Lincolnshire Talks: Why are so many ambulances having to wait outside our hospitals?

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East Midlands Ambulance Service (EMAS) lost the equivalent of more than four days last Saturday alone due to handover delays at hospitals across Lincolnshire.

On Saturday, February 18, EMAS reported that 102 hours were lost due to handover times at hospitals in Lincoln, Boston, Scunthorpe and Grimsby.

Ambulance crews also waited between two to four hours eight times at Diana, Princess of Wales Hospital in Grimsby on the same day.

Put into perspective, this process should take just 15 minutes.

One patient, who was left screaming in pain after breaking his ankle during an ice hockey match in Grimsby on the same day, had to wait two hours for an ambulance to arrive.

Photo: Emily Norton for Lincolnshire Reporter

What a handover entails

When an ambulance crew has arrived and assessed a patient they decide on the most appropriate place to continue their care, this may be A&E and if so they take the patient to hospital.

On arrival, ambulance crews must go through what is called a clinical handover, in which the ambulance crews pass on relevant information to clinicians at the hospital.

This information would include details such as the name and age of the patient, what is wrong and what medication that patient has taken/been given.

This should take no longer than 15 minutes according to government guidelines.

Ambulance crews then have an additional 15 minutes to do any necessary paperwork, clean the ambulance and replenish any equipment or medication before going to their next call.

“Challenges cannot be fixed alone”

EMAS said that hospitals need to help in shortening the handover waiting times.

Blanche Lentz, paramedic and general manager for Lincolnshire at EMAS said: “We have to prioritise patients based on their illness or injury because patients who are unconscious and not breathing are experiencing a life threatening emergency and need help fast.

Queues of ambulances outside Lincoln County Hospital. Photo: Trev Green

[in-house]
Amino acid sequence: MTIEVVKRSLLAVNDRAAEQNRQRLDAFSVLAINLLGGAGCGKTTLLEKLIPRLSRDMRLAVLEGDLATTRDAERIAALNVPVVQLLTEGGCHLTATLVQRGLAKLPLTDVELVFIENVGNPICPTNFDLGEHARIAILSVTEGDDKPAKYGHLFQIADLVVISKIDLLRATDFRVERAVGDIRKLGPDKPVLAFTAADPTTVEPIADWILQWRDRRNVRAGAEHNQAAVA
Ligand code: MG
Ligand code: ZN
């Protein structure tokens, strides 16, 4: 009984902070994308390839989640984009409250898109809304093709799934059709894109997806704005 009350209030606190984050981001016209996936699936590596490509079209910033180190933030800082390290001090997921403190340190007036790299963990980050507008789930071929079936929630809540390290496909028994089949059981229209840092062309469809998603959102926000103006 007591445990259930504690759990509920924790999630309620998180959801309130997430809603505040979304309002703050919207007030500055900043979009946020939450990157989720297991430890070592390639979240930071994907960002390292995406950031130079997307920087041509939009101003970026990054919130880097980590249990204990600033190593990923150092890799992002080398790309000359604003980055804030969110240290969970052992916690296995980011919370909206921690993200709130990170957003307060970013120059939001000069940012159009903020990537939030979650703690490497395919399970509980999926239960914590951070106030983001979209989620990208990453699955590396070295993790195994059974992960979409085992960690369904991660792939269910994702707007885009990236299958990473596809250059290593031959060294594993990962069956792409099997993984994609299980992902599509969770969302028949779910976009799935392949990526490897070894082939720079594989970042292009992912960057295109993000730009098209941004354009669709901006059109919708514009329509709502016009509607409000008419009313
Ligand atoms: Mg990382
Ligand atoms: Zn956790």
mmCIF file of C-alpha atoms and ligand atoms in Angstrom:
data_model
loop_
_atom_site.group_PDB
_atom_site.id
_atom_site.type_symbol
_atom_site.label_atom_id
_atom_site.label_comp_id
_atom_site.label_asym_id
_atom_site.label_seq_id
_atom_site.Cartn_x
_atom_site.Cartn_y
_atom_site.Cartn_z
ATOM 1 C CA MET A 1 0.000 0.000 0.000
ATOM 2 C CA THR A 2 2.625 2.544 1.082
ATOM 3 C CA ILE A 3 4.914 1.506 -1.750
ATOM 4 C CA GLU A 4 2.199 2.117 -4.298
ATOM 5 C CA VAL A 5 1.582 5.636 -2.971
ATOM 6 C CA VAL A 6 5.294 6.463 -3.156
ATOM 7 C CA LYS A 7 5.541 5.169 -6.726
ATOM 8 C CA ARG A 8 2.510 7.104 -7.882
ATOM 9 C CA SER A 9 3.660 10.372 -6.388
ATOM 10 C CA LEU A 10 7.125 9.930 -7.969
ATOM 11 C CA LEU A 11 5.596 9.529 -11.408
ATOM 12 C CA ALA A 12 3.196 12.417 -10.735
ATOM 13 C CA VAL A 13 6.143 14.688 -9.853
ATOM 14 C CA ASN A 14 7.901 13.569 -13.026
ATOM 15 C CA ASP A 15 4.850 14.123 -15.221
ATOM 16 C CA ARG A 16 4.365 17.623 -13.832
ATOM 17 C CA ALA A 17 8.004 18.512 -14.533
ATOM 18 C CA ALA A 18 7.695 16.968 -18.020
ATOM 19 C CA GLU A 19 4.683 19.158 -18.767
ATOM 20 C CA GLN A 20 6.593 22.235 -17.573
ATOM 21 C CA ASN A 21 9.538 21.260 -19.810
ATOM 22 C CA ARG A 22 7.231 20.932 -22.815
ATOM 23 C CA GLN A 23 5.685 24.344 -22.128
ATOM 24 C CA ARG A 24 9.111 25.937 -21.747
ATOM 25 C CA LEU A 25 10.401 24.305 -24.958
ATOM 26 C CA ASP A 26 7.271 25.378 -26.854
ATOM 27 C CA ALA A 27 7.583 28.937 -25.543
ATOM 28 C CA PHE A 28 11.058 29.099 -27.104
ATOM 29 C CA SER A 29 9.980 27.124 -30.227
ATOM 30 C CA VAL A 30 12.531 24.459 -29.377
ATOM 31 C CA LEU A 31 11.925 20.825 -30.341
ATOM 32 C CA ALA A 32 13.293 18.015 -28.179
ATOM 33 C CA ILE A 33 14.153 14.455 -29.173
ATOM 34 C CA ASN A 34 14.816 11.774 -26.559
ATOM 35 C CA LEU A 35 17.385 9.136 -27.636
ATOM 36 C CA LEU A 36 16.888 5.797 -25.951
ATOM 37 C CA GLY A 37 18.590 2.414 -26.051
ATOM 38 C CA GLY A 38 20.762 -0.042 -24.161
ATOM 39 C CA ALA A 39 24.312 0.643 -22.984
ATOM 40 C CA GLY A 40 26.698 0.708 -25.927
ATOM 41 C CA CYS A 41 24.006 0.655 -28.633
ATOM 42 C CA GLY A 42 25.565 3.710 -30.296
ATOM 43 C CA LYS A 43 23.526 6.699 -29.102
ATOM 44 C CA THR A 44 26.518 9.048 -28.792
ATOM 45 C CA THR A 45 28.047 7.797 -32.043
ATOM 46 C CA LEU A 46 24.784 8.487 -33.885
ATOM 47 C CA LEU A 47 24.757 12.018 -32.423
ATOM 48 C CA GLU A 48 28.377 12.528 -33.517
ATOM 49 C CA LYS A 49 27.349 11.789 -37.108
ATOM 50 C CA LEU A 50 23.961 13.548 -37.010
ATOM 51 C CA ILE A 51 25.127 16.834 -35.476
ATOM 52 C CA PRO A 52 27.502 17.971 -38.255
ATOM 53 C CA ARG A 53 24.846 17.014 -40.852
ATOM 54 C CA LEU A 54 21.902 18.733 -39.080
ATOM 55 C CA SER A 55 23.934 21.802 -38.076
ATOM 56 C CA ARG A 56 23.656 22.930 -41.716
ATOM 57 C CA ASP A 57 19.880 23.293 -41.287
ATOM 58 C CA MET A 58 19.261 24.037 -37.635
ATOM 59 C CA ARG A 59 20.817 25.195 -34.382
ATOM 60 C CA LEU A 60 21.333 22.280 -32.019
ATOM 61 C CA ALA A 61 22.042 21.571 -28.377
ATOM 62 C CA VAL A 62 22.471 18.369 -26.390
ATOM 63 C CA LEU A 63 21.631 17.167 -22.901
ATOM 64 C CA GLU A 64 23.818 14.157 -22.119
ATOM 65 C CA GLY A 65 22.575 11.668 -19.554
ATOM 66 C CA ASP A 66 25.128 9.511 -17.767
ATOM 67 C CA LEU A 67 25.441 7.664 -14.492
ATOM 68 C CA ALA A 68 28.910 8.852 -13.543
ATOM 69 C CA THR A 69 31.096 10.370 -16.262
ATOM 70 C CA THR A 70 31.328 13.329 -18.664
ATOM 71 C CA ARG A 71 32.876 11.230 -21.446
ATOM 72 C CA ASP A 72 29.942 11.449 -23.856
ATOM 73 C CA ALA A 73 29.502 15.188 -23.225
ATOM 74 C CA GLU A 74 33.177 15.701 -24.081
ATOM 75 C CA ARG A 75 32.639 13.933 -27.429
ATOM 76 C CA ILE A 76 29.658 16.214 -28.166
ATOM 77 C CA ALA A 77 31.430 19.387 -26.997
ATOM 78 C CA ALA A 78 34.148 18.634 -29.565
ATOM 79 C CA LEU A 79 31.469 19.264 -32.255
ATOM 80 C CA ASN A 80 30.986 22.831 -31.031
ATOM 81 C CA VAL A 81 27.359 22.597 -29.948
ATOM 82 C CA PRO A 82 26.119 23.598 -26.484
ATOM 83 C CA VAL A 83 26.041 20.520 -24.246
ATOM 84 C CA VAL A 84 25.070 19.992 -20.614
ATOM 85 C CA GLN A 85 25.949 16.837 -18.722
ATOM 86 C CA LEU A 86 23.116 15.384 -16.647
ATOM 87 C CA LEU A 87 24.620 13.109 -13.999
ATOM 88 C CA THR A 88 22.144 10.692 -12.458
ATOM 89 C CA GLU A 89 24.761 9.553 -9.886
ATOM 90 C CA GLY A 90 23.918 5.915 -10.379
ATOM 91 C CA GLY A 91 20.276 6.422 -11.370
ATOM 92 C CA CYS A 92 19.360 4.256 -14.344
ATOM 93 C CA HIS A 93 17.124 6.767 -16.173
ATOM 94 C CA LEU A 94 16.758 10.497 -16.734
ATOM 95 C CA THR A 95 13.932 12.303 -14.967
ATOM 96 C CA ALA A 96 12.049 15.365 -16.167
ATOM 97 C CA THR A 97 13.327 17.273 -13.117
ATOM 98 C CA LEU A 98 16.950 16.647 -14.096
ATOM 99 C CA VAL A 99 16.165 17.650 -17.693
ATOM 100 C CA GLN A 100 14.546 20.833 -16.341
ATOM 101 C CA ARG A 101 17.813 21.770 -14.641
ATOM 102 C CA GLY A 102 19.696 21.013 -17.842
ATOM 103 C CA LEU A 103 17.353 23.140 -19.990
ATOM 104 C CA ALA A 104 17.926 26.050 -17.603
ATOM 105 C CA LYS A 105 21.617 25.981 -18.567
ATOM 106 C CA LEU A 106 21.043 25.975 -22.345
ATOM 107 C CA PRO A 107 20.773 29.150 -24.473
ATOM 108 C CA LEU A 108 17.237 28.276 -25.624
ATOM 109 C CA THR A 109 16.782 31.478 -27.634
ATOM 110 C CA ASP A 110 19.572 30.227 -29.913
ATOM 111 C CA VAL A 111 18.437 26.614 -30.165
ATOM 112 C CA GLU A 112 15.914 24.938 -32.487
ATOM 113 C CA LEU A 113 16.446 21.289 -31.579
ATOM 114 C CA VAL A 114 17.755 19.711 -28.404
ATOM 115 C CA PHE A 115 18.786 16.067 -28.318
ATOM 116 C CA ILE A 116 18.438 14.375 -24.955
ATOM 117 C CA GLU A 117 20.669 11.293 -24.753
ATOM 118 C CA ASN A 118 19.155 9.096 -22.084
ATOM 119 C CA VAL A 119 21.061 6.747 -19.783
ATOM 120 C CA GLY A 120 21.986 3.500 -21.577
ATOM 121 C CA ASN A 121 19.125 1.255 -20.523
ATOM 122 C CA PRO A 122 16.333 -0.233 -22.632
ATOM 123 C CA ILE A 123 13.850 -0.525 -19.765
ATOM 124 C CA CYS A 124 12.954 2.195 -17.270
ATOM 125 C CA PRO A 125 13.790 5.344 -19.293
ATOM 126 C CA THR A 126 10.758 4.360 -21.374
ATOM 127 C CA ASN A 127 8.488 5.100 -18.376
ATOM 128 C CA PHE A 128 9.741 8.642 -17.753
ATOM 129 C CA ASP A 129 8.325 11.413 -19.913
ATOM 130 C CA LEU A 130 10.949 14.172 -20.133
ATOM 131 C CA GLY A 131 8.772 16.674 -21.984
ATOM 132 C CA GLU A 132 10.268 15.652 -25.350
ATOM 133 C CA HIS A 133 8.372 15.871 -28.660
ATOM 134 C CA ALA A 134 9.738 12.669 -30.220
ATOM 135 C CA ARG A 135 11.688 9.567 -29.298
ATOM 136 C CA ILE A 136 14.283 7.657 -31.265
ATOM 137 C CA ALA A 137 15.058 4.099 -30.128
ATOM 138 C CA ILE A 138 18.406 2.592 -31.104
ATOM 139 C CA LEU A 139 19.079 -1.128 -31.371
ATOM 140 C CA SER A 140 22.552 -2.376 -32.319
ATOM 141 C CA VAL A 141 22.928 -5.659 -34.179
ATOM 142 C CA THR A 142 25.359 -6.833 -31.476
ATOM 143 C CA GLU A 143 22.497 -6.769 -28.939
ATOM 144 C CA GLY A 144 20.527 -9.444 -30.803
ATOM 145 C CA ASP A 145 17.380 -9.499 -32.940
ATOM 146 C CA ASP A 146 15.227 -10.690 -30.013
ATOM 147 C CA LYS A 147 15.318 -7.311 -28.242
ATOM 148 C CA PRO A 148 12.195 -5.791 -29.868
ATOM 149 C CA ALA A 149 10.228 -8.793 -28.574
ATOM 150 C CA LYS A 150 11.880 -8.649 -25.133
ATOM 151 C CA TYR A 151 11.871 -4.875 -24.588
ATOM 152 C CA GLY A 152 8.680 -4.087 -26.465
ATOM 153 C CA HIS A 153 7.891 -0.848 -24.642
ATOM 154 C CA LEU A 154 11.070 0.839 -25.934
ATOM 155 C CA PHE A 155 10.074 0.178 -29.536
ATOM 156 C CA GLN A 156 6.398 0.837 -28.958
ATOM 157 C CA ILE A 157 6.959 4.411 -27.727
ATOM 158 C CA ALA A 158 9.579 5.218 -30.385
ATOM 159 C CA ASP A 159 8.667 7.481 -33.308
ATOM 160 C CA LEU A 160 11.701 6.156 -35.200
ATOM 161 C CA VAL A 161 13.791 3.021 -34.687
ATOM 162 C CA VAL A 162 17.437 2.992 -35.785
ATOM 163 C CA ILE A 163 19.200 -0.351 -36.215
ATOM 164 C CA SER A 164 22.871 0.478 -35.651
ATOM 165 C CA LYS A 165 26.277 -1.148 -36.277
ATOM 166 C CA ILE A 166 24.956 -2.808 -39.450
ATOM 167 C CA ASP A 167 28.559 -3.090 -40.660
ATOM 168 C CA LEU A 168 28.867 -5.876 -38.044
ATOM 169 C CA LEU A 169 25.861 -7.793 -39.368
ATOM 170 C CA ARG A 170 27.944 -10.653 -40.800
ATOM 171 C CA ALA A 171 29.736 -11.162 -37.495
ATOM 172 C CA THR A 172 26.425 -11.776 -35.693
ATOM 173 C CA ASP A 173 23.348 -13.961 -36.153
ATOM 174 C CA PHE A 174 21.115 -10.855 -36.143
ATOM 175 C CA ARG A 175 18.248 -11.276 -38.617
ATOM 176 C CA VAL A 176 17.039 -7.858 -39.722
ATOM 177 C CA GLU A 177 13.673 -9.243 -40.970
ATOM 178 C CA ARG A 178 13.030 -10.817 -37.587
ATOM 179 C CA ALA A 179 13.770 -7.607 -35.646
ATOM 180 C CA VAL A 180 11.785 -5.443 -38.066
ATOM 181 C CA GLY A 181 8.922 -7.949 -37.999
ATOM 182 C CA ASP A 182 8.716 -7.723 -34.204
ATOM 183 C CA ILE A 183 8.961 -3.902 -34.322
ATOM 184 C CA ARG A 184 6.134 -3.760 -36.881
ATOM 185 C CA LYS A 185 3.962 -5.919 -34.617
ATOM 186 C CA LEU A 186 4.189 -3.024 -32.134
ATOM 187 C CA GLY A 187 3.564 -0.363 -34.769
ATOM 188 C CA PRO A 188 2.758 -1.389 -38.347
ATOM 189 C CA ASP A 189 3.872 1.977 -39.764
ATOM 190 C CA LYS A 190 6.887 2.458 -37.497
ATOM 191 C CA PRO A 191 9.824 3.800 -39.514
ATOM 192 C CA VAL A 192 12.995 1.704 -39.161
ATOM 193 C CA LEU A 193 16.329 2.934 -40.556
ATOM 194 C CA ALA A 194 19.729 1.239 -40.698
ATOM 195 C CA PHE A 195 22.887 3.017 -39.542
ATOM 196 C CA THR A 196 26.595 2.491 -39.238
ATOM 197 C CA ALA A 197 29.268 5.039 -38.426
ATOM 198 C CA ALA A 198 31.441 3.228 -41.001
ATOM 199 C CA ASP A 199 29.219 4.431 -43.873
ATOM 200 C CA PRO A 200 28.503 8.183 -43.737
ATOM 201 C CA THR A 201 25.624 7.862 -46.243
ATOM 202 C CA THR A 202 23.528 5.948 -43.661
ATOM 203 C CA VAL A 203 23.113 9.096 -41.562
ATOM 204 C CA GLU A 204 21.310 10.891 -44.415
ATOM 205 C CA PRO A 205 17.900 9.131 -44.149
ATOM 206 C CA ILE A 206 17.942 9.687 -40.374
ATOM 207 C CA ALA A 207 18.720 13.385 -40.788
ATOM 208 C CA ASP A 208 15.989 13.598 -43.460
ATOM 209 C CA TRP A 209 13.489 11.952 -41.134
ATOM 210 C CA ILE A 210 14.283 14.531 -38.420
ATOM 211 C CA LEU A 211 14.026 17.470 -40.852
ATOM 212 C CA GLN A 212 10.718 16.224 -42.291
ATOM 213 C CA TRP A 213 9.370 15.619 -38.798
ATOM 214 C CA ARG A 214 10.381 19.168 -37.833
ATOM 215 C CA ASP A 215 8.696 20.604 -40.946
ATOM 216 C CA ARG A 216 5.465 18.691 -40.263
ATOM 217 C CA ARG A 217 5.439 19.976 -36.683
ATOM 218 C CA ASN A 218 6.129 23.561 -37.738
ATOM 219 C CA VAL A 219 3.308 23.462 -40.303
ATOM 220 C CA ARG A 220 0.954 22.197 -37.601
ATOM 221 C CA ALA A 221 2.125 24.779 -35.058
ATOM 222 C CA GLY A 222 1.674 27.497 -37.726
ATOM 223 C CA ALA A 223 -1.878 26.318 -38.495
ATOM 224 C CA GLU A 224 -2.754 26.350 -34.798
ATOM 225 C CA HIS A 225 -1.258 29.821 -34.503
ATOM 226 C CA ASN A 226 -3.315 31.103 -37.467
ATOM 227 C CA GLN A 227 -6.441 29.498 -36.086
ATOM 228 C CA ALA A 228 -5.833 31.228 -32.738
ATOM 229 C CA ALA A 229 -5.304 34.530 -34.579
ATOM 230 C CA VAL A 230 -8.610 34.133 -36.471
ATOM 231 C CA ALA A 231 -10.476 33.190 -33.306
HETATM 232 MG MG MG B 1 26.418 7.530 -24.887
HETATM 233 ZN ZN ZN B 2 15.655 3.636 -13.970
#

“When our crews are waiting at hospital supporting the patient they are delayed in getting to new 999 calls that are waiting in the community.

“There is a direct correlation between hours spent at hospital and our performance, on Saturday we lost 102 hours due to hospital handover delays at hospital across Lincolnshire (figures from Scunthorpe, Boston, Grimsby and Lincoln).

“The challenges we face cannot be fixed alone, we continue to work with the hospitals in our region to monitor handover delays, and together with our Clinical Commissioning Groups (the people who fund our service) we recognise that there is a financial and resourcing challenge for our service.”

Hospital pressures

Hospitals in Lincolnshire have said that they are doing their best to combat handover waiting times, which they say are caused by significant pressure in A&E departments.

Steve Vaughan, interim chief operating officer for Northern Lincolnshire and Goole NHS Foundation Trust, told Lincolnshire Reporter: “We have been working closely with EMAS to look at where improvements to handover times can be made and have made progress with this in recent months.

“However, there are times when our services are under significant pressure leading to delays within the A&E department. This unfortunately has a knock-on effect to ambulance handover times with crews experiencing delays.

“Patients with life threatening injuries or illnesses are brought into A&E as soon as the ambulance arrives so that emergency treatment can start straight away.”

Interim director of operations at United Lincolnshire Hospitals NHS Trust, Michael Woods, added: “In common with many other hospitals across the country, all three of our hospitals have been under an increased level of pressure.

“It is unfortunate that we cannot always release the ambulances as quickly as we would like.

“The quality and safety of patient care is the trust’s number one priority and we urge patients to continue to think carefully before attending A&E as we are continuing to see high numbers of patients.

“We know that around 30% of people who visit our A&Es (Boston, Grantham and Lincoln) could be seen or treated by services outside of hospital and often could have been seen quicker.”

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